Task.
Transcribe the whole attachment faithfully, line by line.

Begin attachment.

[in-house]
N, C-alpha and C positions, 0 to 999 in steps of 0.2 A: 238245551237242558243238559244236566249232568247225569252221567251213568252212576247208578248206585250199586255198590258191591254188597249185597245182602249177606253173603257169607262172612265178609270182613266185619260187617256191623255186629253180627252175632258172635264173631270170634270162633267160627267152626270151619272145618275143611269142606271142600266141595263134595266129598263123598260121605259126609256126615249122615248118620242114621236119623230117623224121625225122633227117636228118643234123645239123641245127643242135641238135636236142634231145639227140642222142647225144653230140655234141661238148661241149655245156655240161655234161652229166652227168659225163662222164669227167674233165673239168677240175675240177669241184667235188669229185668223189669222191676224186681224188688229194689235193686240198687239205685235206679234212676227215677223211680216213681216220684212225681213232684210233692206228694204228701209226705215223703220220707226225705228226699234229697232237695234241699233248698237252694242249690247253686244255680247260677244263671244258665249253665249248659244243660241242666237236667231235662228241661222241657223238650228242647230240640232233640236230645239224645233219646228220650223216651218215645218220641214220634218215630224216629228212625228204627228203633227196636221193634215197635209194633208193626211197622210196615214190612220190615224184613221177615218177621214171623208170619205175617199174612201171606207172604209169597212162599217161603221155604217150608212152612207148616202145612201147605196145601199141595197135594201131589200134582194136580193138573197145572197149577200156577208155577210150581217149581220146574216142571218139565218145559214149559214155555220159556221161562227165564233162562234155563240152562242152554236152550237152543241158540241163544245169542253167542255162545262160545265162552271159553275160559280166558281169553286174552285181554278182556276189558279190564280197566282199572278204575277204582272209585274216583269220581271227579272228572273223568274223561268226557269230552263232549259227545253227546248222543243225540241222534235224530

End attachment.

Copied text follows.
[in-house]
N, C-alpha and C positions, 0 to 999 in steps of 0.2 A: 238245551237242558243238559244236566249232568247225569252221567251213568252212576247208578248206585250199586255198590258191591254188597249185597245182602249177606253173603257169607262172612265178609270182613266185619260187617256191623255186629253180627252175632258172635264173631270170634270162633267160627267152626270151619272145618275143611269142606271142600266141595263134595266129598263123598260121605259126609256126615249122615248118620242114621236119623230117623224121625225122633227117636228118643234123645239123641245127643242135641238135636236142634231145639227140642222142647225144653230140655234141661238148661241149655245156655240161655234161652229166652227168659225163662222164669227167674233165673239168677240175675240177669241184667235188669229185668223189669222191676224186681224188688229194689235193686240198687239205685235206679234212676227215677223211680216213681216220684212225681213232684210233692206228694204228701209226705215223703220220707226225705228226699234229697232237695234241699233248698237252694242249690247253686244255680247260677244263671244258665249253665249248659244243660241242666237236667231235662228241661222241657223238650228242647230240640232233640236230645239224645233219646228220650223216651218215645218220641214220634218215630224216629228212625228204627228203633227196636221193634215197635209194633208193626211197622210196615214190612220190615224184613221177615218177621214171623208170619205175617199174612201171606207172604209169597212162599217161603221155604217150608212152612207148616202145612201147605196145601199141595197135594201131589200134582194136580193138573197145572197149577200156577208155577210150581217149581220146574216142571218139565218145559214149559214155555220159556221161562227165564233162562234155563240152562242152554236152550237152543241158540241163544245169542253167542255162545262160545265162552271159553275160559280166558281169553286174552285181554278182556276189558279190564280197566282199572278204575277204582272209585274216583269220581271227579272228572273223568274223561268226557269230552263232549259227545253227546248222543243225540241222534235224530